BOYD: After the book was finished, we had the amazing experience of taking jousting lessons. During our day there, I talked to the instructor about the jousting scenarios we had in the book, and he thought they were plausible. In fact, during an actual modern tournament, he was unhorsed with one of the same techniques we featured in the book.
BETH: Jousting is really hard! Even though our horses were being led at about 1/32 speed, and the instructor was trying to make himself a big target, it was exhausting and difficult. It gave me a whole new appreciation for what medieval knights really did.
While Boyd may have had experience co-authoring, working with a sibling seems like an entirely different scenario. What was the process of writing like?
BOYD: With me in Seattle and Beth in Los Angeles, we spend a lot of time plotting together on the phone, often when we’re walking our dogs. Once we have a good idea of how the story is going to progress, I do the actual writing, then I send drafts of the chapters to Beth.
BETH: Helping with plotting and subject detail are my contributions, so I’m mostly valuable in the beginning and the end. Boyd takes over the middle part—the actual writing. I do like adding in all the medieval details, from describing clothing to figuring out the monetary systems. I had to do a lot of research on aspects of the Middle Ages that I previously hadn’t needed to know, such as the logistics of excommunication or the differences between types of medieval horses.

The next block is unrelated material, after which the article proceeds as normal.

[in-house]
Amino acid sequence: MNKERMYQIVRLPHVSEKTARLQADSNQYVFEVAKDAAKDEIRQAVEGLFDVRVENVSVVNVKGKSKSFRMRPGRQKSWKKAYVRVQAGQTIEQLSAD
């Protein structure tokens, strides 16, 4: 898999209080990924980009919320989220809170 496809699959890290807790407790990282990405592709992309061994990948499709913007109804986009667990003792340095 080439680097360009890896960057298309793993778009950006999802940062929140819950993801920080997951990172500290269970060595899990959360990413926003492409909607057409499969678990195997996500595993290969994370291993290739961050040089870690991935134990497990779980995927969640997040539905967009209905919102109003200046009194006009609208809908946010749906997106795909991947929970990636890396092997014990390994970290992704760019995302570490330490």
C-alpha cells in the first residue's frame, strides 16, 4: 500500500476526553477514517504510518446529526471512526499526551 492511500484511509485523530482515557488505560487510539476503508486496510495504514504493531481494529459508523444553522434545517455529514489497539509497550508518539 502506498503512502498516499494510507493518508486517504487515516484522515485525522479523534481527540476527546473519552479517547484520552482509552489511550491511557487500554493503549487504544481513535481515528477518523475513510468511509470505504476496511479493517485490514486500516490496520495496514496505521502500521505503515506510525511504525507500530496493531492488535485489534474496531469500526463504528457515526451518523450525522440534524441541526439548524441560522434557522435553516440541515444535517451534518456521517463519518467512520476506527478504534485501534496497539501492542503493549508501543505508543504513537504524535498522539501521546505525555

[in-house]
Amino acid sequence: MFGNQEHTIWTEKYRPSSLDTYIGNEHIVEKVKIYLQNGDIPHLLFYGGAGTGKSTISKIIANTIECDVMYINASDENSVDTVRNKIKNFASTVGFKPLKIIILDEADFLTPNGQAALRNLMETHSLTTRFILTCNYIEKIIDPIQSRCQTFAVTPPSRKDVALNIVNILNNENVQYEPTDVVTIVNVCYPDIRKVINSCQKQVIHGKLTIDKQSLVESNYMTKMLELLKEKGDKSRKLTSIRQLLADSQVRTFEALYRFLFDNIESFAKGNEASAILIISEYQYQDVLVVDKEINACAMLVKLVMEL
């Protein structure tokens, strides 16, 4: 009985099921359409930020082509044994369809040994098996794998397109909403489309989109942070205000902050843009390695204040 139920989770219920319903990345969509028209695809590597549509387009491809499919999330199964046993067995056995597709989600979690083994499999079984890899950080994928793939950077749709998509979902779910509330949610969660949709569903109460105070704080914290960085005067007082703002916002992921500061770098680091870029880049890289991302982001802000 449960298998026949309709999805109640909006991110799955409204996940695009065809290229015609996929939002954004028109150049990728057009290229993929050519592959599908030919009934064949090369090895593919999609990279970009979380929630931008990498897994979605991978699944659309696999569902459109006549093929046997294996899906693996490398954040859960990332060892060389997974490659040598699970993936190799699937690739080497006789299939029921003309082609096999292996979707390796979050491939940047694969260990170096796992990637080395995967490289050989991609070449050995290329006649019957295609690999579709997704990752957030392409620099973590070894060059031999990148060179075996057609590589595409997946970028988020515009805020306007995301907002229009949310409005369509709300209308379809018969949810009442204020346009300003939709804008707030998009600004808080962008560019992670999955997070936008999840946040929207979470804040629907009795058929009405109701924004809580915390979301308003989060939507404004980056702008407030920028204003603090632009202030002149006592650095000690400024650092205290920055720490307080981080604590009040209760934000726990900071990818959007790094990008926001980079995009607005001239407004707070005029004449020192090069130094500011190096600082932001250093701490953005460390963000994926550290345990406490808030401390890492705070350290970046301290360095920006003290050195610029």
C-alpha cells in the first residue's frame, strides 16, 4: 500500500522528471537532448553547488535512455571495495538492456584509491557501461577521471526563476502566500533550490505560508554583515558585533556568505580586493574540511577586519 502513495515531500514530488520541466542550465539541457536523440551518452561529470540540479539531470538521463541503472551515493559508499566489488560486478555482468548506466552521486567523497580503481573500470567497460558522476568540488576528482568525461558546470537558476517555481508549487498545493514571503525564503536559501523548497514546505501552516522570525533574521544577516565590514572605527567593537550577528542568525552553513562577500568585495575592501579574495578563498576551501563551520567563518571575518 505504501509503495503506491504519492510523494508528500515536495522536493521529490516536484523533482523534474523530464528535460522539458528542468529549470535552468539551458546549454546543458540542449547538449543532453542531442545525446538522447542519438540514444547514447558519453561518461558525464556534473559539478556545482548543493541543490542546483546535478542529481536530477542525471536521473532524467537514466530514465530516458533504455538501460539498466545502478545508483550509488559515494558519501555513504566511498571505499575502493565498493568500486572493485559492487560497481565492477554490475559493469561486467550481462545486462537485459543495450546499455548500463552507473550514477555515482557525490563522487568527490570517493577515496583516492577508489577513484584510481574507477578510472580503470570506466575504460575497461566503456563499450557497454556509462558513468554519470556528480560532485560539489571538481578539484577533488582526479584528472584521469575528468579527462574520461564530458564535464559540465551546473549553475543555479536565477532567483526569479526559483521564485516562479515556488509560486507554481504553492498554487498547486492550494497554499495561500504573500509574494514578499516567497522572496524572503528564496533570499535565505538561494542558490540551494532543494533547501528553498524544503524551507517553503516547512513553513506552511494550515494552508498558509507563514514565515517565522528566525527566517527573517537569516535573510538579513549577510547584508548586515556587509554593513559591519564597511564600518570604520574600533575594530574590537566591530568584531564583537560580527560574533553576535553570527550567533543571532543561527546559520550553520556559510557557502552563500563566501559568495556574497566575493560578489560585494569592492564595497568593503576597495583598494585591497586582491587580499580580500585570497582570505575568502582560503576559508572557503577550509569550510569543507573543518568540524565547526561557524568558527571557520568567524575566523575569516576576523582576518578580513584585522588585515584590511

A witty writing advice is always avoiding alliteration, and yet…lawless land led the first line of the title.
BOYD: “Always avoiding alliteration” is a pretty problematic pronouncement because creating a completely comprehensive command is a tricky tactic to try. Actually, our publisher suggested it because they thought it would make for an eye-catching book cover, which it certainly does.
BETH: We ended up liking the title of the first book so much that we decided on “Tales of the Lawless Land” for the ongoing series.
What are you currently working on?
BOYD: We are currently working on Book Two in the series. For the second one, we traveled to Italy and Greece to do our research. It’s too bad gelato didn’t exist in the Middle Ages because we did a lot of research on it.
BETH: But we did find out that the upper classes were eating pasta by the 14th century, so we’re planning a dining scene for sure (sadly, tomatoes are a New World food, so they’ll have to eat their pasta with butter).